Gaussian process regression

And classification. And extensions.

Gaussian processes are stochastic processes/fields with jointly Gaussian distributions of observations. In machine learning these models are used often as a means of regression or classification. They provide nonparametric method of inferring regression functions, with a conveniently Bayesian interpretation and reasonably elegant learning and inference steps. I would further add that this is the crystal meth of machine learning methods, in terms of the addictiveness, and of passion of the people who use it.

The central trick is using a clever union of Hilbert spaces and probability to give a probabilistic interpretation of functional regression as a kind of nonparametric Bayesian posterior inference via representer theorems where one gets posterior distributions over functions. Regression using Gaussian processes is common e.g. spatial statistics where it arises as kriging.

This web site aims to provide an overview of resources concerned with probabilistic modeling, inference and learning based on Gaussian processes. Although Gaussian processes have a long history in the field of statistics, they seem to have been employed extensively only in niche areas. With the advent of kernel machines in the machine learning community, models based on Gaussian processes have become commonplace for problems of regression (kriging) and classification as well as a host of more specialized applications.

I’ve not been enthusiastic about these in the past. It’s nice to have a principled nonparametric Bayesian formalism, but it has always seemed pointless having a formalism that is so computationally demanding that people don’t try to use more than a thousand data points, or spend most of a paper working out how to approximate this simple elegant model with a complex messy model.

However, perhaps I should be persuaded by tricks such as AutoGP (Krauth et al. 2016) which breaks some computational deadlocks by clever use of inducing variables and variational approximation to produce a compressed representation of the data with tractable inference and model selection, including kernel selection, and doing the whole thing in many dimensions simultaneously. There are other clever tricks like this one, e.g (Saatçi 2012) shows how to use a lattice structure for observations to make computation cheap.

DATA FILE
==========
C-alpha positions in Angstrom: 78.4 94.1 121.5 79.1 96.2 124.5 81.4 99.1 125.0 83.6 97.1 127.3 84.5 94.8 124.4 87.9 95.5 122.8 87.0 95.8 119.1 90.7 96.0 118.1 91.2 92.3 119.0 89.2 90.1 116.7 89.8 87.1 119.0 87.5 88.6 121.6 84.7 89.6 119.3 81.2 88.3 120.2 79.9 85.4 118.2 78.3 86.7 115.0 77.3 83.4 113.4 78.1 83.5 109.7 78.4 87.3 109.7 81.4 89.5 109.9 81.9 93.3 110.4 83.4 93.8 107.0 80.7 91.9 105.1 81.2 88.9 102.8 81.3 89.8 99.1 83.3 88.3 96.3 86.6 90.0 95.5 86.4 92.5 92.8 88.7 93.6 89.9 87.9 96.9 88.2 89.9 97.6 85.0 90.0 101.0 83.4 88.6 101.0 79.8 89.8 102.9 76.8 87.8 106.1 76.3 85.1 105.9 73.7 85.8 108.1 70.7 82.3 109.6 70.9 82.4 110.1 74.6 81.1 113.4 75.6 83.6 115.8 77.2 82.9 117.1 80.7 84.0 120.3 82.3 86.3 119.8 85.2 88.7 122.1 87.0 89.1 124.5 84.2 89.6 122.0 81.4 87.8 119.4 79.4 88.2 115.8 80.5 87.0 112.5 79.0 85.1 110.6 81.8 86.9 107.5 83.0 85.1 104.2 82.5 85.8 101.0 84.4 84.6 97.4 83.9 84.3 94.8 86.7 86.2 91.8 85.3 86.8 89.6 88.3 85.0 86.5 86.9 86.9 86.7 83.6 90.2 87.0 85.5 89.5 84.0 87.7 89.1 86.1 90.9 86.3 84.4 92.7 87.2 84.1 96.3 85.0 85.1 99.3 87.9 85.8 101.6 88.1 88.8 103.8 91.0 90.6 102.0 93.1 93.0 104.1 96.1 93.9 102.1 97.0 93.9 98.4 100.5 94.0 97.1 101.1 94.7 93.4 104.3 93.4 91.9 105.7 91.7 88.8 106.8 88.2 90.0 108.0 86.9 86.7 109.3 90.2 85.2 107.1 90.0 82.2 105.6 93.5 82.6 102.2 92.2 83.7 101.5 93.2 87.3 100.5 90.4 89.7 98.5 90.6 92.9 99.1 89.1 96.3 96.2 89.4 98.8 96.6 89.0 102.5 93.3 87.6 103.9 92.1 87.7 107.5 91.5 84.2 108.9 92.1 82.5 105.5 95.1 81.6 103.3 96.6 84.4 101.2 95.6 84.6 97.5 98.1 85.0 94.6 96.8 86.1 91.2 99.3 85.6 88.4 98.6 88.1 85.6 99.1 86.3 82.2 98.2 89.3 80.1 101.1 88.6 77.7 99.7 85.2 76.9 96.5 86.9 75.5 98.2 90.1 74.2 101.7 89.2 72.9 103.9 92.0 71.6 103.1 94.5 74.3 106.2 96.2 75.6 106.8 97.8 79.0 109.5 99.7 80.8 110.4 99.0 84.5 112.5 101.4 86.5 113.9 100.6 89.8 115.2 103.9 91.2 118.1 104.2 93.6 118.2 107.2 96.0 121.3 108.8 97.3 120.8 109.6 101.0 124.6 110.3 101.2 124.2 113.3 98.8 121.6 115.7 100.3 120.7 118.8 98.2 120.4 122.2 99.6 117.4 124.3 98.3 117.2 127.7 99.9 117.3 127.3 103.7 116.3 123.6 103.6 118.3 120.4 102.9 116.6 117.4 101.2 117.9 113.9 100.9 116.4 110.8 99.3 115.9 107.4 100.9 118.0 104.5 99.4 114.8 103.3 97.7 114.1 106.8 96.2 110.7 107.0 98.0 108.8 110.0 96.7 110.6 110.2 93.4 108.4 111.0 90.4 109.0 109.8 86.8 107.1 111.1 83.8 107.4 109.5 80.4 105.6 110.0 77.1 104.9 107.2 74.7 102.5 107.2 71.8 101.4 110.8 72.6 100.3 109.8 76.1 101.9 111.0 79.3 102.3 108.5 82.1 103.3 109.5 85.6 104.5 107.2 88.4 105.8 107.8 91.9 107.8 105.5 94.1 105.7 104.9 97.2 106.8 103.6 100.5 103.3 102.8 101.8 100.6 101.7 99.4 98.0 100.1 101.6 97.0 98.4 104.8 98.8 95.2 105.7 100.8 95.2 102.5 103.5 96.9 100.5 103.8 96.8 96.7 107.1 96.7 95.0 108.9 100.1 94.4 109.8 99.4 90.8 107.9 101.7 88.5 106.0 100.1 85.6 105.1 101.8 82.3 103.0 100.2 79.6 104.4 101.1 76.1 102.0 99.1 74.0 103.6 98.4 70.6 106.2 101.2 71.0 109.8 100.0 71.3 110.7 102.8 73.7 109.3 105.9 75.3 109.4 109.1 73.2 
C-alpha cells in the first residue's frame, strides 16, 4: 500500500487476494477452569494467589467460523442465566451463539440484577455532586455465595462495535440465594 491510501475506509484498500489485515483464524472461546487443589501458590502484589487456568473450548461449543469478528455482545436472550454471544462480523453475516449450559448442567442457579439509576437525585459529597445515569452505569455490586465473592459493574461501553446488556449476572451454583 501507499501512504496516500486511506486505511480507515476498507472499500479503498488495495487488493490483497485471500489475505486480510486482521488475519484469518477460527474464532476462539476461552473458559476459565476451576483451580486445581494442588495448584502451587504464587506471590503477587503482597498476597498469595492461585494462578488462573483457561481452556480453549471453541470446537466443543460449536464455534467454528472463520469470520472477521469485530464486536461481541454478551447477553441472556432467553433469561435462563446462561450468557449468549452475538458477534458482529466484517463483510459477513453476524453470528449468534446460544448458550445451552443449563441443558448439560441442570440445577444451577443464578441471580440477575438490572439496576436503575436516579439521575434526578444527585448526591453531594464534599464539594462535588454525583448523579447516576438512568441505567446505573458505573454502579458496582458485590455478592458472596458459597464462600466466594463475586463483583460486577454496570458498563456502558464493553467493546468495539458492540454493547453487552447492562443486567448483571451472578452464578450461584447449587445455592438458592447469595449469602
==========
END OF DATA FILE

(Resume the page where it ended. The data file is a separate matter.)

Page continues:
Quick intro

I am not the right guy to provide the canonical introduction, because it already exists. It is (Rasmussen and Williams 2006). But here is a quick simple special case sufficient to start from.

We work with a centred (i.e. mean-zero) process, in which case for every finite set \(\mathbf{f}:=\{f(t_k);k=1,\dots,K\}\) of realisations of that process, the joint distribution is centred Gaussian,

\[\begin{aligned} \mathbf{f}(t) &\sim \operatorname{GP}\left(0, \kappa(t, t';\mathbf{\theta})\right) \\ p(\mathbf{f}) &=(2\pi )^{-{\frac {K}{2}}}\det({\boldsymbol {\mathrm{K} }})^{-{\frac {1}{2}}}\,e^{-{\frac{1}{2}}\mathbf {f}^{\!{\mathsf {T}}}{\boldsymbol {\mathrm{K} }}^{-1}\mathbf {f}}\\ &=\mathcal{N}(\mathbf{f};\mathbf{0},\textrm{K}). \end{aligned}\] where \(\mathrm{K}\) is the sample covariance matrix defined such that its entries are given by \(\mathrm{K}_{jk}=\kappa(t_j,t_k).\) In this case, we are specifying only the second moments and this is giving us all the remaining properties of the process. That is, the unobserved, continuous random function \(f\) generates realisations \(\mathbf{f}\in\mathbb{R}^T\) at a discrete times \(\mathbf{t}=t_1,t_2,\dots,t_T.\)


\[\begin{aligned} f(t) &\sim \operatorname{GP}\left(0, \kappa(t, t';\mathbf{\theta})\right) & \text{Prior} \\ \mathbf{y}|\mathbf{f} &\sim \prod_{k=1}^{T} p\left(y_{k} | f\left(t_{k}\right)\right) & \text{Likelihood} \end{aligned}\]

To begin with these will form a lattice \(\mathbf{t}=1,2,\dots,T.\)

We allow that the observations may be distinct from the realisations in that the realisations may be observed with some noise. The observation noise will be Gaussian also, in the sense that

\[ y=f(\mathbf{x})+\epsilon,\]


\[ \epsilon \sim \mathcal{N}\left(0, \sigma_{y}^{2}\right) \]

We refer to the set of observations as \(\mathbf{y}\in\mathbb{R}^T\). The data includes observations and coordinates, and is written \(\mathcal{D}:=\{(t_k, y_k)\}_{k=1,2,\dots,T}\).

The main insight is that the Gaussian prior is conjugate to the Gaussian likelihood, which means that the posterior distributions are also Gaussian. (Although it will no longer be centred.)

We can find a likelihood for the latent functions given the observations. by considering the joint distribution

\[ \begin{aligned} \left(\begin{array}{c}{\mathbf{y}} \\ {\mathbf{f}}\end{array}\right) \sim \mathcal{N}\left(\mathbf{0},\left(\begin{array}{cc}{\mathbf{K}_{y}} & {\mathbf{K}} \\ {\mathbf{K}^{T}} & {\mathbf{K}_{\mathbf{f}}}\end{array}\right)\right) \end{aligned} \]